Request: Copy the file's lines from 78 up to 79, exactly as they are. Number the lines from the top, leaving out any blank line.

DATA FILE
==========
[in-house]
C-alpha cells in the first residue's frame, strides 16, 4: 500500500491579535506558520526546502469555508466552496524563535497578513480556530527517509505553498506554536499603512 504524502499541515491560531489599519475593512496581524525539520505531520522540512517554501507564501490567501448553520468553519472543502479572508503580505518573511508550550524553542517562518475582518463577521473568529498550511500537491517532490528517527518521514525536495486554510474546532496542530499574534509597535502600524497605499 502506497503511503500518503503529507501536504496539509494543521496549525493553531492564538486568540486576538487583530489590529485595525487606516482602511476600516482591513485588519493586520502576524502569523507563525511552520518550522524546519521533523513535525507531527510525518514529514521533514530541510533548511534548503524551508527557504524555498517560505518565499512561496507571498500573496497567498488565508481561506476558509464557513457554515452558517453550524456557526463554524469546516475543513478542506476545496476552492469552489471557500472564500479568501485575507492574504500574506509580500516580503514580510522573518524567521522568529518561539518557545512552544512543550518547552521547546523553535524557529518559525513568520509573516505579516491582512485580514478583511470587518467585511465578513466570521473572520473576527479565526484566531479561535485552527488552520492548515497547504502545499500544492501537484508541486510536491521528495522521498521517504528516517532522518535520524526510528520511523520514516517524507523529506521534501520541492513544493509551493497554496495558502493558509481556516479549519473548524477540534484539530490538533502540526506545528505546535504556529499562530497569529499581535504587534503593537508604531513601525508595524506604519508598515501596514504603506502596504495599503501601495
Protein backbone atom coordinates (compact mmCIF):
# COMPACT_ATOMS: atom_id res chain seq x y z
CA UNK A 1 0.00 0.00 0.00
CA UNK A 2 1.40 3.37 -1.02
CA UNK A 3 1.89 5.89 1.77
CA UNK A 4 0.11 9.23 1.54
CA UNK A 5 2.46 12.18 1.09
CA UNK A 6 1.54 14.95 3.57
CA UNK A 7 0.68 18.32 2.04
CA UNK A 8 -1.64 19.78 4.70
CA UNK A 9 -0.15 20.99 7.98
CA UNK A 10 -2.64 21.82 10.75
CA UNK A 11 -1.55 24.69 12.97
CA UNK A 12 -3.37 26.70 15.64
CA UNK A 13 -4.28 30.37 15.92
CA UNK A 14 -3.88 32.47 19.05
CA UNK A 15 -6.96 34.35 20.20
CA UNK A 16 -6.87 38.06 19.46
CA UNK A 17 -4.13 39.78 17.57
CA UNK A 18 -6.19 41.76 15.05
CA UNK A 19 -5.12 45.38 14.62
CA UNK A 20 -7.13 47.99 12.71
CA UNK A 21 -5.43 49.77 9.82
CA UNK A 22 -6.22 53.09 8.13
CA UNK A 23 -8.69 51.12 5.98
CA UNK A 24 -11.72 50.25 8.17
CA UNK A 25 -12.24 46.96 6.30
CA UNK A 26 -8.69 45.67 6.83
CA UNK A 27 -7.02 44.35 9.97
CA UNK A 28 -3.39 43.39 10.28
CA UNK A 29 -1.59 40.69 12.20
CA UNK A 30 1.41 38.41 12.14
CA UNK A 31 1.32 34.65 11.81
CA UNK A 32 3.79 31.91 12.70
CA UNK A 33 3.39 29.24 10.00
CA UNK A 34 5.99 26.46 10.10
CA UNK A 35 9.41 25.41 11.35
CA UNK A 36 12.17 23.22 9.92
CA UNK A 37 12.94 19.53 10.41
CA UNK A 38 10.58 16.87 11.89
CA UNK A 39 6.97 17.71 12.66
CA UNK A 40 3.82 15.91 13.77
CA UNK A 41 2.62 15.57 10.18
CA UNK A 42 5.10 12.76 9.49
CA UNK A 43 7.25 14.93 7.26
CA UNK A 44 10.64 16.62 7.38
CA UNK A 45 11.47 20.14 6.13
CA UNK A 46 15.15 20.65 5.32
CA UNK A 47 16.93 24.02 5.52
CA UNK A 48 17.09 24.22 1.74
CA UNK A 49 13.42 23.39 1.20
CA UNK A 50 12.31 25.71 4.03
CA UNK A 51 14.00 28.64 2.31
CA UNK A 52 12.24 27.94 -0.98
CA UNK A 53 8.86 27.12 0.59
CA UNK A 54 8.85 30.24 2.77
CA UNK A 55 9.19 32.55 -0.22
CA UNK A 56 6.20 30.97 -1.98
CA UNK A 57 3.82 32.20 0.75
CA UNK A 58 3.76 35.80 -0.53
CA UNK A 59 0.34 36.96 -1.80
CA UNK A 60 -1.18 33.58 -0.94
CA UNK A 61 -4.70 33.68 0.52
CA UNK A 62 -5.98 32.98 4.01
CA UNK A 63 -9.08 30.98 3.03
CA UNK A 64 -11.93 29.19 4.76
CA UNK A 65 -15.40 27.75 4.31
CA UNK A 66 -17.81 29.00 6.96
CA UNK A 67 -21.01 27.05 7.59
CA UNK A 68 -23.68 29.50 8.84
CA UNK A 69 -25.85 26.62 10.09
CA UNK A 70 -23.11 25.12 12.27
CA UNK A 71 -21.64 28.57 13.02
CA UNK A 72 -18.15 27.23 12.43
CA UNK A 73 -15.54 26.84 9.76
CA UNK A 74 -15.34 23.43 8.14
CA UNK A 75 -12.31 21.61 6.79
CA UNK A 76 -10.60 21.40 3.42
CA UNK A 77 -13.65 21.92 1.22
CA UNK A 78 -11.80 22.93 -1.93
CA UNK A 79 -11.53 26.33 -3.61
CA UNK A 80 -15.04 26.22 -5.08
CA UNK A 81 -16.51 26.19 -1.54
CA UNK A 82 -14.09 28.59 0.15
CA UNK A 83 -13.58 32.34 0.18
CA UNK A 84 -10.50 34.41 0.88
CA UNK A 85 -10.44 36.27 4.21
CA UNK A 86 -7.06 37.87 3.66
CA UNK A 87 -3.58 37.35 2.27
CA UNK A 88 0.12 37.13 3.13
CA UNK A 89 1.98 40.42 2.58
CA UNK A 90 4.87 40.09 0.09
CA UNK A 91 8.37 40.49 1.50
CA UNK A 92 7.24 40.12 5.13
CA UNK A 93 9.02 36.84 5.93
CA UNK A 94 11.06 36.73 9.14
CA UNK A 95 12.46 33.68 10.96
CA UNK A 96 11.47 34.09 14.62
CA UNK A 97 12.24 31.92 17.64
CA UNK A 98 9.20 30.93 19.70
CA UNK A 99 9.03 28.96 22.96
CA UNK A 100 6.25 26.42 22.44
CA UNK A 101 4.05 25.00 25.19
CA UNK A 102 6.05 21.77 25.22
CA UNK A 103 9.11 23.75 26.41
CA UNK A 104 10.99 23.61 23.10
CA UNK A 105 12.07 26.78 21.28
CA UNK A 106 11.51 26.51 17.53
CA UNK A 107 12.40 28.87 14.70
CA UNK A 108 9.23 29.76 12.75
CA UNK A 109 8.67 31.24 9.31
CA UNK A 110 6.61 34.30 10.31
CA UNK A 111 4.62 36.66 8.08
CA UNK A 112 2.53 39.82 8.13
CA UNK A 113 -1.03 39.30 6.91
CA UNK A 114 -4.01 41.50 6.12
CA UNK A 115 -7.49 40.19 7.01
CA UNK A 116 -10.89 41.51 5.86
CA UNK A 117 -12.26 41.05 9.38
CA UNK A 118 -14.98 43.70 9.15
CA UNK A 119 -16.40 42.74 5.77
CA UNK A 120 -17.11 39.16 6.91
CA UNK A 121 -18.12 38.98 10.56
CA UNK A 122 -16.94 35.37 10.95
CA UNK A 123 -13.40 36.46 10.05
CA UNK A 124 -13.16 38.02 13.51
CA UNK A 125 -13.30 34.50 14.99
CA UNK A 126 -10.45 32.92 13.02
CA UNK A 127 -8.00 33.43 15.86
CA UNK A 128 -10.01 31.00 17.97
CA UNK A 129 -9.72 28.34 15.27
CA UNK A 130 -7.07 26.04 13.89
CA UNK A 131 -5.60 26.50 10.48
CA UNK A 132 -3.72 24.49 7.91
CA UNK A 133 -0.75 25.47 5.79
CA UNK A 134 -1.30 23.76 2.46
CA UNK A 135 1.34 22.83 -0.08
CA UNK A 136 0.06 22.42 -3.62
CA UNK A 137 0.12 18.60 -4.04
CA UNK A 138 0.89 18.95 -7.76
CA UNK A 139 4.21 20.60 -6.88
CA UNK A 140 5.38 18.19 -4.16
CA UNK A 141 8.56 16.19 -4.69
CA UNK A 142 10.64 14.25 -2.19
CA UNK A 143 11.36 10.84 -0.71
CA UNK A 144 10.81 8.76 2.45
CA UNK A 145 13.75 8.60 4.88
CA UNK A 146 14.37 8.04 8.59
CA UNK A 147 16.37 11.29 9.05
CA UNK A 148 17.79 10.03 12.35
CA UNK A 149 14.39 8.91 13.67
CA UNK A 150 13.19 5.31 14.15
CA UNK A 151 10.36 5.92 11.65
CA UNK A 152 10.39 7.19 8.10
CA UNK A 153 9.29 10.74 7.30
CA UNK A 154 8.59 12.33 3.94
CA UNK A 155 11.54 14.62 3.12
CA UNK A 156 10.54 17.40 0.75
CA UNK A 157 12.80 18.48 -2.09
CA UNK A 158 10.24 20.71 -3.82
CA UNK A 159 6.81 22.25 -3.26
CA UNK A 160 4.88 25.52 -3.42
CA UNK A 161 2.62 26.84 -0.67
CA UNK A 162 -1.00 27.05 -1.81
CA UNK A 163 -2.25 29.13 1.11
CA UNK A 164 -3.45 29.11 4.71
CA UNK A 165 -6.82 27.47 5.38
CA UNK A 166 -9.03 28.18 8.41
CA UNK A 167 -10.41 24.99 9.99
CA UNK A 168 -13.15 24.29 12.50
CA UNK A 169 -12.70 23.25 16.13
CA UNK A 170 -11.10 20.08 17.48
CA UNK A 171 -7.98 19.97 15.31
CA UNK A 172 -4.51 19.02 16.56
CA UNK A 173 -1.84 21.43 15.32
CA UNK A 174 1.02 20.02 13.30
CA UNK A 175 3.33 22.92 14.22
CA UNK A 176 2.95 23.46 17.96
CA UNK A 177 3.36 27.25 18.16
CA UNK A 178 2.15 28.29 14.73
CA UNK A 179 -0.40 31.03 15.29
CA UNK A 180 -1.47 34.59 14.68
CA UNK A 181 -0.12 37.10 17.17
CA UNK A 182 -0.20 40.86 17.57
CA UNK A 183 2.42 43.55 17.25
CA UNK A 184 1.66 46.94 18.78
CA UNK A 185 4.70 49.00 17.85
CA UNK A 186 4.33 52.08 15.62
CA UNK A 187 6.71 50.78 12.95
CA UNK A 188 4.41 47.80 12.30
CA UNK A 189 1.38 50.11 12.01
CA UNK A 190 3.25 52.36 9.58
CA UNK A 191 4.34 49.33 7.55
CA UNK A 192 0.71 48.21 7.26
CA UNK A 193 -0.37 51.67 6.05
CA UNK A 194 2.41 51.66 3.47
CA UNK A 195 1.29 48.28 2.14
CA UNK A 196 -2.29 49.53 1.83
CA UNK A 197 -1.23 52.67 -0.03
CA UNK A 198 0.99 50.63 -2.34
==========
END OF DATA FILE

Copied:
CA UNK A 74 -15.34 23.43 8.14
CA UNK A 75 -12.31 21.61 6.79